• 21cm high, dia. 14cm. Sidney Tustin When Sidney Tustin joined Michael Cardew at Winchcombe Pottery in 1927 he was thirteen years old. He could not have wished for better teachers; Cardew, fresh from his own learning experience at Leach Pottery, and Elijah Comfort, the former chief thrower at Beckett's Pottery, the former occupiers of the premises where Winchcombe had been set up. His work, of course, was menial at first. He would turn the wheel for Comfort - a man for whom he had great admiration. But after a couple of years, when proper production had actually started, Cardew invested in a powered wheel for Comfort, leaving young Sidney free to start throwing. Sidney kept on throwing for fifty-one years, never leaving Winchcombe Pottery except for war service. He retired in 1978 having made over a million pots. His work is of excellent quality, and he must be considered the backbone, and certainly a star, of Winchcombe Pottery.
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    19cm high, dia. 24cm. Waistel Cooper 1921 - 2003 Textured Vase. Wood Ash Glaze. Waistel Cooper, a Scot born in 1921, set up his pottery at Porlock in Somerset in 1952. He specialised in textured surfaces and was also known to use wood ask glazes occasionally. From 1983 he operated from Barbican Pottery in Penzance, Cornwall. He signed his work with his forename in black, but I have seen a pot with just a 'W'. He died in 2003.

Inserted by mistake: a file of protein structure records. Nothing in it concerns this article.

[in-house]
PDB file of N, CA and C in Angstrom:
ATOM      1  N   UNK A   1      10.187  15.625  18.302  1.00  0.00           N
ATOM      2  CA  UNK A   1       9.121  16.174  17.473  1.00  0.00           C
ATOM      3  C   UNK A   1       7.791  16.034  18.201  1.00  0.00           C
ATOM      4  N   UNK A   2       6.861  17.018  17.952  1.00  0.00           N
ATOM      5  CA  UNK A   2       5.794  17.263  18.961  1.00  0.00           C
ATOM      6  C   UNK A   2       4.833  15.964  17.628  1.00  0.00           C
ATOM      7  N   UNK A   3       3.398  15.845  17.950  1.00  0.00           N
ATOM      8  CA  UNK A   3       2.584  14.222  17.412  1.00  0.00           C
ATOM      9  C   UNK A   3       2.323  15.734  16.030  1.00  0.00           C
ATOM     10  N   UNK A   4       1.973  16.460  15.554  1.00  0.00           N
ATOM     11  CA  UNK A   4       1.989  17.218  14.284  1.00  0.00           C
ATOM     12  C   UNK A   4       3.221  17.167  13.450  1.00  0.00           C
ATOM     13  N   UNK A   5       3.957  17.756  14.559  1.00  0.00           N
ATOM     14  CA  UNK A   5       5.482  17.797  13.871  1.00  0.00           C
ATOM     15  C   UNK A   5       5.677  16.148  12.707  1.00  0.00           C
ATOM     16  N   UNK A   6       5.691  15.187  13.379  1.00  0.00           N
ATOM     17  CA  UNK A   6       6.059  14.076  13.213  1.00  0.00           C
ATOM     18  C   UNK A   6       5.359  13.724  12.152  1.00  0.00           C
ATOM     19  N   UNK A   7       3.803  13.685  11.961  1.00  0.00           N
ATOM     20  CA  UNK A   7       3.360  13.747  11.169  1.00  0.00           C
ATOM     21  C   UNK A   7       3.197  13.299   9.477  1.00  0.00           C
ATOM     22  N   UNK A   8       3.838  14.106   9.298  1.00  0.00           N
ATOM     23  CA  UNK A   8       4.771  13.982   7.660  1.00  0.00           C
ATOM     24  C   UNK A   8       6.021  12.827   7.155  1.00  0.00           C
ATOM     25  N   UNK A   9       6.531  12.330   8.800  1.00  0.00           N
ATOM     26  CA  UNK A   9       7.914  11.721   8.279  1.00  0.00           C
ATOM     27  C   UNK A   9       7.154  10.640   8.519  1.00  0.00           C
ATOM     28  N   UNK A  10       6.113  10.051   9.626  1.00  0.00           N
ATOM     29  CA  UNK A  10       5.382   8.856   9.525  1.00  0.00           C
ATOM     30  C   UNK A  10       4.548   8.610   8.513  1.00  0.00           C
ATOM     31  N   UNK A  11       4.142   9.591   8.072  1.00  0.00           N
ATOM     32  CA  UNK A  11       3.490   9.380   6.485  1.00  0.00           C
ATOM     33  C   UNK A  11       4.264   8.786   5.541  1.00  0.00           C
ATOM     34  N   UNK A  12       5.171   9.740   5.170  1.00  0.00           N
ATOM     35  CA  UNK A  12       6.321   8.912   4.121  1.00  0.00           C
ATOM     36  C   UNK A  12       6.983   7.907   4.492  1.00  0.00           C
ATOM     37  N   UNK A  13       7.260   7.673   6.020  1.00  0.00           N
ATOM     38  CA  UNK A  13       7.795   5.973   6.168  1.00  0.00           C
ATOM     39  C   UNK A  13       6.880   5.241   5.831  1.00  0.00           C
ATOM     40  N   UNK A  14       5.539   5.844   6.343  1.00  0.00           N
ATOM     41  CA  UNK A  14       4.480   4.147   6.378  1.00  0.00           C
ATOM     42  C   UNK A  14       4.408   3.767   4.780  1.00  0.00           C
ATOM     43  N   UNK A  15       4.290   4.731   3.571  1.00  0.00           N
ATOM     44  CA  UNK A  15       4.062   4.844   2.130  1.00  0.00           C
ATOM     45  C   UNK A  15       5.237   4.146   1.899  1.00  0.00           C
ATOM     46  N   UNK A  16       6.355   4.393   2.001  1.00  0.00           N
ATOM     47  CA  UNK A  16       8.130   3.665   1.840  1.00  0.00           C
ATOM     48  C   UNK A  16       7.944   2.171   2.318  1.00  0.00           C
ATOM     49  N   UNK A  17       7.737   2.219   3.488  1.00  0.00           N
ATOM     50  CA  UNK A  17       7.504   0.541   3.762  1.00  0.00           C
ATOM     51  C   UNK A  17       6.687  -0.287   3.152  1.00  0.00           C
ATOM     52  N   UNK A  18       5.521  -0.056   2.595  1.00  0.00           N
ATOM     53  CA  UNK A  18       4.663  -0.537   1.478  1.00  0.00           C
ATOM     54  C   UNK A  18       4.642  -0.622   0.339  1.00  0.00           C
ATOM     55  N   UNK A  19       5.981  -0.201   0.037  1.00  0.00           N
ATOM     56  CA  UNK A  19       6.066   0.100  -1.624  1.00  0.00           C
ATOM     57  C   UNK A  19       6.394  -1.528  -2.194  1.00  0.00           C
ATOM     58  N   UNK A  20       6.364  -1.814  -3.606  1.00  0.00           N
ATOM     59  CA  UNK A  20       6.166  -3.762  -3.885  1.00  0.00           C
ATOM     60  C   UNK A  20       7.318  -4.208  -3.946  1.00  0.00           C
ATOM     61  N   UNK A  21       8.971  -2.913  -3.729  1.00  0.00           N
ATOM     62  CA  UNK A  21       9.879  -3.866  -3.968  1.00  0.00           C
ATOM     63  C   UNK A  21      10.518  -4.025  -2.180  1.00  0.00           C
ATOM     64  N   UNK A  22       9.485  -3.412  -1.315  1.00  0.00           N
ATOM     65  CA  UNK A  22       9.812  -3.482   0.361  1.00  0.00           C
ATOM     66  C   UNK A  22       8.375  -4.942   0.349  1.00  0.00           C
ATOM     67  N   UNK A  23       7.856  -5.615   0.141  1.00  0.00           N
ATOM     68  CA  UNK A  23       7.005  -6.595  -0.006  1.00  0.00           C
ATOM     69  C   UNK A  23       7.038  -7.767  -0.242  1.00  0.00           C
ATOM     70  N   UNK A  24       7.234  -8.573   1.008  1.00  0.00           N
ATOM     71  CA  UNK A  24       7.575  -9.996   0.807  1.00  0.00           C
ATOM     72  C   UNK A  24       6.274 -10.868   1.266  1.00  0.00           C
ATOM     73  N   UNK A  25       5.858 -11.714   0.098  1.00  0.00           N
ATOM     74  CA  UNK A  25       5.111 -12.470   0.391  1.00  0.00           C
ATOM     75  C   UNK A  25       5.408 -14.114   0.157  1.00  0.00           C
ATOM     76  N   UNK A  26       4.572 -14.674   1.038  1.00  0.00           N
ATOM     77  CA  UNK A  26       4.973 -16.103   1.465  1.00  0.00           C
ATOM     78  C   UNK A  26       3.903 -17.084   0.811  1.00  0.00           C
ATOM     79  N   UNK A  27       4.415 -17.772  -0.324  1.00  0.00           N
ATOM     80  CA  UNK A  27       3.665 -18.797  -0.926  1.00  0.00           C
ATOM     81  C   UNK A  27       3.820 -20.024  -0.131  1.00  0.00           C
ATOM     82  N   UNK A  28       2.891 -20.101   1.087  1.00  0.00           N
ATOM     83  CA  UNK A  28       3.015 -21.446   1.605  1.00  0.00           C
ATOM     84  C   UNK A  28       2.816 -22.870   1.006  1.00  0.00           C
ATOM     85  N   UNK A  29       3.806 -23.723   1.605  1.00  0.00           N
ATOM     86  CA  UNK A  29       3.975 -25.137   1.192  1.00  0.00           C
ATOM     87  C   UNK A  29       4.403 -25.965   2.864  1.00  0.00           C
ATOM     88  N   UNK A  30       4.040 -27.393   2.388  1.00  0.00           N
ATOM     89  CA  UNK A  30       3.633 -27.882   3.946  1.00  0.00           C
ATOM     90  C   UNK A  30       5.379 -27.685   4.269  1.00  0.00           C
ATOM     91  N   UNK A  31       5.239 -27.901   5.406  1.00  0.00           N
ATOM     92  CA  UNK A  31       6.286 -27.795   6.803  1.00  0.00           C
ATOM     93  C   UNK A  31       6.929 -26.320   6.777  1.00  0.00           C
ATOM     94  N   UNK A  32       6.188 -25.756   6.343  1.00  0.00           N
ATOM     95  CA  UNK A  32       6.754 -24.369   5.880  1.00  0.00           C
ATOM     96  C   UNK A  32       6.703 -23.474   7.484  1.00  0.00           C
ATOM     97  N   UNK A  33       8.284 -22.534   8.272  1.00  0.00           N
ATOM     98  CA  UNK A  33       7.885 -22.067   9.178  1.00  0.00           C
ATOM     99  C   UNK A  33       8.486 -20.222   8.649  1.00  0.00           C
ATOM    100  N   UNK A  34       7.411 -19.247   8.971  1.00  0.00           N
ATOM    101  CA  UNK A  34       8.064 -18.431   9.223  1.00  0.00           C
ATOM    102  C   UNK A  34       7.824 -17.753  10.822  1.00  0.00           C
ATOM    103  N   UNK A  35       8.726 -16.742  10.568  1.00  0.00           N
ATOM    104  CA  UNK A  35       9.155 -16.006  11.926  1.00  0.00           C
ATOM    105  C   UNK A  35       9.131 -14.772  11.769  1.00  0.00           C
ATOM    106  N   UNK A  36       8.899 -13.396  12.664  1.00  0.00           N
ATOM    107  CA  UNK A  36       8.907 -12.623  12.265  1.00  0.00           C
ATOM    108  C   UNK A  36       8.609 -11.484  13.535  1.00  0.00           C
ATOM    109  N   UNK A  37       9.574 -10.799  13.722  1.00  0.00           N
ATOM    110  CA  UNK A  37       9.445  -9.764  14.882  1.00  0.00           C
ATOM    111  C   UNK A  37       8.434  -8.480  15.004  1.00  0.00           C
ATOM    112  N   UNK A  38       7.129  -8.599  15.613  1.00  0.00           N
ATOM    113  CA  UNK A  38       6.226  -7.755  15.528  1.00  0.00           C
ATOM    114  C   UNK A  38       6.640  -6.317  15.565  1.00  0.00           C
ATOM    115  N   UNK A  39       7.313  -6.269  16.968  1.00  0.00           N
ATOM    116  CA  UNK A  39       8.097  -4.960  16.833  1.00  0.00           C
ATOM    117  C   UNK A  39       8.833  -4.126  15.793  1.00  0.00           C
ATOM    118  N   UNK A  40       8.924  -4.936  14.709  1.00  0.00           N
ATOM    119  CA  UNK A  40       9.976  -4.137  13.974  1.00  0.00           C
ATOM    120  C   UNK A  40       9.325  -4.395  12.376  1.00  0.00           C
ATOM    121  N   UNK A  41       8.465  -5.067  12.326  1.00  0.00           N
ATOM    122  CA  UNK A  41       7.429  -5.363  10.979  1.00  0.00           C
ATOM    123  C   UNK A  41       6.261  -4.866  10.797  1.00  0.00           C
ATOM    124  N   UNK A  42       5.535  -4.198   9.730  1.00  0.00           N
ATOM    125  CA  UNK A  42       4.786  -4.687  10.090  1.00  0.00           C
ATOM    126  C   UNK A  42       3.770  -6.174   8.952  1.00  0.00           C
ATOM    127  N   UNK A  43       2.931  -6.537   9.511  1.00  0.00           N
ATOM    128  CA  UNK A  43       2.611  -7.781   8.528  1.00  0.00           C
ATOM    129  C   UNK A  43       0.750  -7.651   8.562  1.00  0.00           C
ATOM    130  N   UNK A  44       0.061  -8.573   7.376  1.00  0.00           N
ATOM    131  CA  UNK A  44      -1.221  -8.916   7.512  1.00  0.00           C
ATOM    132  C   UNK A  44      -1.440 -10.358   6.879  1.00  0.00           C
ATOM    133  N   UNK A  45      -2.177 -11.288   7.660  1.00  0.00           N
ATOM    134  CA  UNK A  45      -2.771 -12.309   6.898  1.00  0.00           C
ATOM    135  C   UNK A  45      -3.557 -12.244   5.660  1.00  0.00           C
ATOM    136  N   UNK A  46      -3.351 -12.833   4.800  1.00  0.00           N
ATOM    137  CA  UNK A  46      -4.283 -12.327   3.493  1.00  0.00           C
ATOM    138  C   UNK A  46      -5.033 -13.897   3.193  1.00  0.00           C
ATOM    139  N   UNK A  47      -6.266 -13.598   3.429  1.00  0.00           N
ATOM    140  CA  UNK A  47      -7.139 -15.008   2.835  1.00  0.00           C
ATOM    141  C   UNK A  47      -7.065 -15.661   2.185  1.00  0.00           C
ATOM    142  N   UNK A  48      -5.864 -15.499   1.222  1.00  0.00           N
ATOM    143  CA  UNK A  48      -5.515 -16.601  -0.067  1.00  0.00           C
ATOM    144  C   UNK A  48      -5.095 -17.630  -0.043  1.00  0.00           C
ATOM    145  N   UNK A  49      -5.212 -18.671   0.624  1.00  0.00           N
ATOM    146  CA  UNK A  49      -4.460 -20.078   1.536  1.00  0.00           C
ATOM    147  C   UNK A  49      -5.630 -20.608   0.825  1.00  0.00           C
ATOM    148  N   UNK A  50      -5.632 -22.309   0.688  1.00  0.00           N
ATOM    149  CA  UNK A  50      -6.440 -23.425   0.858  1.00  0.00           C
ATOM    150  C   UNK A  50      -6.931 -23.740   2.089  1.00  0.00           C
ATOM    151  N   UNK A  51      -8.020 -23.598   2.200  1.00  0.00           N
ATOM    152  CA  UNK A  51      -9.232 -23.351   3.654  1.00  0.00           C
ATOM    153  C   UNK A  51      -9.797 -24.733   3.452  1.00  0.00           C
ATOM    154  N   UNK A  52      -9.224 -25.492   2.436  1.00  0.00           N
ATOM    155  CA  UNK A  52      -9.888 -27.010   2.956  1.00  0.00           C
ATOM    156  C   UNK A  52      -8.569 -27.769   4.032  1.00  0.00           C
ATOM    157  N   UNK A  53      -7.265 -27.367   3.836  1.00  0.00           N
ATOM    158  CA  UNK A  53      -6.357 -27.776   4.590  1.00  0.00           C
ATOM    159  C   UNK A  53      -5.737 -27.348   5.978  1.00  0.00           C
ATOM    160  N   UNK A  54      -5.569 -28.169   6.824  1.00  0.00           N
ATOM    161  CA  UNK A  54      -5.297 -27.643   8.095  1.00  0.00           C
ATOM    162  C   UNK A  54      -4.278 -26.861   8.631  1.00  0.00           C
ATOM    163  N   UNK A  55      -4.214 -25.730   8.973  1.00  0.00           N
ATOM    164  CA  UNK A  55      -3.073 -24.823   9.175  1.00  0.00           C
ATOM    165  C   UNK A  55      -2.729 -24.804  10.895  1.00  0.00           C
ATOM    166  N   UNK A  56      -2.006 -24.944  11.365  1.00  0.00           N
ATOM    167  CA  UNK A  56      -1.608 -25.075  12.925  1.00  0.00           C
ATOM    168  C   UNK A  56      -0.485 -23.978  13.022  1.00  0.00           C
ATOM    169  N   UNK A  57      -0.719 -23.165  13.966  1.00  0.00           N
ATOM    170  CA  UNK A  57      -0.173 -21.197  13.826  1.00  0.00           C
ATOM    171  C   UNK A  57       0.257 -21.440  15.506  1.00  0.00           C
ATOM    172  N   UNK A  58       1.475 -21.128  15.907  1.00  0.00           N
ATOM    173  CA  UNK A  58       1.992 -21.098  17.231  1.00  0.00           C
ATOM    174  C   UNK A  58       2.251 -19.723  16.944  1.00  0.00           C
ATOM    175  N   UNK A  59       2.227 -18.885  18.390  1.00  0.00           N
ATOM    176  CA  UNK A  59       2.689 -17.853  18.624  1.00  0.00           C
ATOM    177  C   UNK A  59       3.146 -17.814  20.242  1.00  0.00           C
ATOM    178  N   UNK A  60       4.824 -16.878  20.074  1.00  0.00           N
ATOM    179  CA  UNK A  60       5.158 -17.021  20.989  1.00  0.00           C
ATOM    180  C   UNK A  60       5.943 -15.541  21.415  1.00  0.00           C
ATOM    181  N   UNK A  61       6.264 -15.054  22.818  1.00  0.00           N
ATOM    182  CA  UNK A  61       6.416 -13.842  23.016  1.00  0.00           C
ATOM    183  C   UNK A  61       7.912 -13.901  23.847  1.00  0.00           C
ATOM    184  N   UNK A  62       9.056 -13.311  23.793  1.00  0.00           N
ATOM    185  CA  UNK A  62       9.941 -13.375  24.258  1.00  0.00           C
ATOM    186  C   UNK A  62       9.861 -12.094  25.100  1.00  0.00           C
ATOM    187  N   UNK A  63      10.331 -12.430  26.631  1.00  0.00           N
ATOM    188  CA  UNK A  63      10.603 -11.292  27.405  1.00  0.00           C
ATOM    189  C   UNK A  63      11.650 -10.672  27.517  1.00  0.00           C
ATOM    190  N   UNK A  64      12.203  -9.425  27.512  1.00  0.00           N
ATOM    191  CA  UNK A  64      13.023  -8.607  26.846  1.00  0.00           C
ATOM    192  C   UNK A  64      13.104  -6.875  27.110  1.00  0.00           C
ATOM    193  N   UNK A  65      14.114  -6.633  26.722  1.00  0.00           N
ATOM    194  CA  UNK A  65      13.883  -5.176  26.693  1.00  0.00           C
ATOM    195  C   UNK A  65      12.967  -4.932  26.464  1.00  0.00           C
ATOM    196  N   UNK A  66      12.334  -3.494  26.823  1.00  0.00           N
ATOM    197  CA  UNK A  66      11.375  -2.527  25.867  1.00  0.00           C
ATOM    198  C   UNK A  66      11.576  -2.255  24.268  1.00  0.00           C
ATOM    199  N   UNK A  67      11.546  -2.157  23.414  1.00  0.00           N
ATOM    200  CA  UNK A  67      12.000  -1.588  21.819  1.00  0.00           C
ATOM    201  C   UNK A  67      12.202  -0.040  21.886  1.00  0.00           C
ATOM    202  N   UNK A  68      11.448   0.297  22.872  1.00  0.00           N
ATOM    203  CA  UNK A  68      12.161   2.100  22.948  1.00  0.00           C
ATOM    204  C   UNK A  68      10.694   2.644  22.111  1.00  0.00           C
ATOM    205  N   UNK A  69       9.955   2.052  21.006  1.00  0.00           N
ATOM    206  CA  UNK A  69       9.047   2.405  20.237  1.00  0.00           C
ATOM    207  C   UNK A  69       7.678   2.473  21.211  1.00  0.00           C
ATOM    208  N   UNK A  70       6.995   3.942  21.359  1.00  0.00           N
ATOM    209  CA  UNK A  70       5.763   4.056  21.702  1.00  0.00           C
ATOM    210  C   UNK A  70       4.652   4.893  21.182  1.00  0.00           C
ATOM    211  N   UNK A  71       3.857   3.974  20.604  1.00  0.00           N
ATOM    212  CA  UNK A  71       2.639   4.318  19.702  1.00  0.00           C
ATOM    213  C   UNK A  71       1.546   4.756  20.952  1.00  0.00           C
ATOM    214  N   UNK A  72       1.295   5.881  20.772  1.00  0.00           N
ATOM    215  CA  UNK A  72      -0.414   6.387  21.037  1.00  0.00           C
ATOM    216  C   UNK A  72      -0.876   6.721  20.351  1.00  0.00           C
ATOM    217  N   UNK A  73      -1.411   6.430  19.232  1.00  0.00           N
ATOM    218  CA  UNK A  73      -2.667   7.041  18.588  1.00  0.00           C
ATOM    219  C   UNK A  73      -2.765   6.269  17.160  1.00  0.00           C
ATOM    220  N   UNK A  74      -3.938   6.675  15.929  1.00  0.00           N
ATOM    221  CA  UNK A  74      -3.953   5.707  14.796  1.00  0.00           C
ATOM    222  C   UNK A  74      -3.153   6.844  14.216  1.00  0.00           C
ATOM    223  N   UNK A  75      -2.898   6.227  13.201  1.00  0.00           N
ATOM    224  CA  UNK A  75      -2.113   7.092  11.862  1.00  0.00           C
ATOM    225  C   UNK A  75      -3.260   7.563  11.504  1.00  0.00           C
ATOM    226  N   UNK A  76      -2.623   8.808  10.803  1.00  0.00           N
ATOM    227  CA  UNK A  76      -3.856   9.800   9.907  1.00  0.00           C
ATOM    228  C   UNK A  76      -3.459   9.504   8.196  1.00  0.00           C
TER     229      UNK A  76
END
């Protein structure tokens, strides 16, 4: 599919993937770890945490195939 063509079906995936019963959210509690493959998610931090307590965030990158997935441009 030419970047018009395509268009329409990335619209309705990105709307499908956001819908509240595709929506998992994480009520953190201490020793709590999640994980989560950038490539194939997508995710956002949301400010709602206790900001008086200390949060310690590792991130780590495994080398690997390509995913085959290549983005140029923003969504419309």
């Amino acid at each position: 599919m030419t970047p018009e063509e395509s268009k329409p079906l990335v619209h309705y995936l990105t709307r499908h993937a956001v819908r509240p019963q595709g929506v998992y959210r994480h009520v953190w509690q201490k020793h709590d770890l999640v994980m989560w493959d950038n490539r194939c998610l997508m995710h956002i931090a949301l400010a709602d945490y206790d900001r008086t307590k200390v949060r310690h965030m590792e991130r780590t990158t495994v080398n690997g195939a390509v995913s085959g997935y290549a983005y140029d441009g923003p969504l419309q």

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    dia. 30cm. Lloyd was born in Hereford in 1926 and lives in Devon. He began painting around 1950 and received early encouragement from the sculptor Henry Moore, who was a good friend. Later in life he became friendly with the poet Ted Hughes, which resulted in Reg illustrating four of Hughes' books of poems, including the award winning 'What is the Truth?'. One of the other books of Hughes' poems illustrated by Lloyd was The Cat and the Cuckoo. Reg Lloyd's work is included in many collection, including the V & A Museum.
  • 30cm high, dia. 14cm. Denise Wren (nee Tuckfield) was born in Western Australia in 1891. Her family emigrated to England in 1899, and after a couple of years settled in Surrey. Denise studied at Kingston-upon-Thames School of Art and was taught by Archibald Knox who was an Art Nouveau designer. She learned to throw from a local potter in Surrey and in 1912 bought a kick-wheel from him. Following her marriage to Henry Wren in 1915, she started evening classes at Camberwell School of Art, and set up her own pottery in Kingston. In 1920 the couple build their own house and workshop at nearby Oxshott, and the Oxshott Pottery was started. Denise's daughter, Rosemary Wren, who became a very respected potter in her own right, was born in 1922 at Oxshott. Denise worked in earthenware up to the start of the Second World War. She was shown at the British Empire Exhibition of 1923/24, and did much to promote the craft. She wrote books and was busy with teaching commitments. Her first kiln was an American gas-fired Drakenfield, and she designed and built her own coke-fired kilns from the mid-twenties and her designs were used by other potters. After the war she started making stoneware salt-glazed pots and models. She is particularly well-known for her raku elephants of the 1960's. She was also an accomplished textile designer and was instrumental in the setting up of the Craft Potters Association. She died in 1979.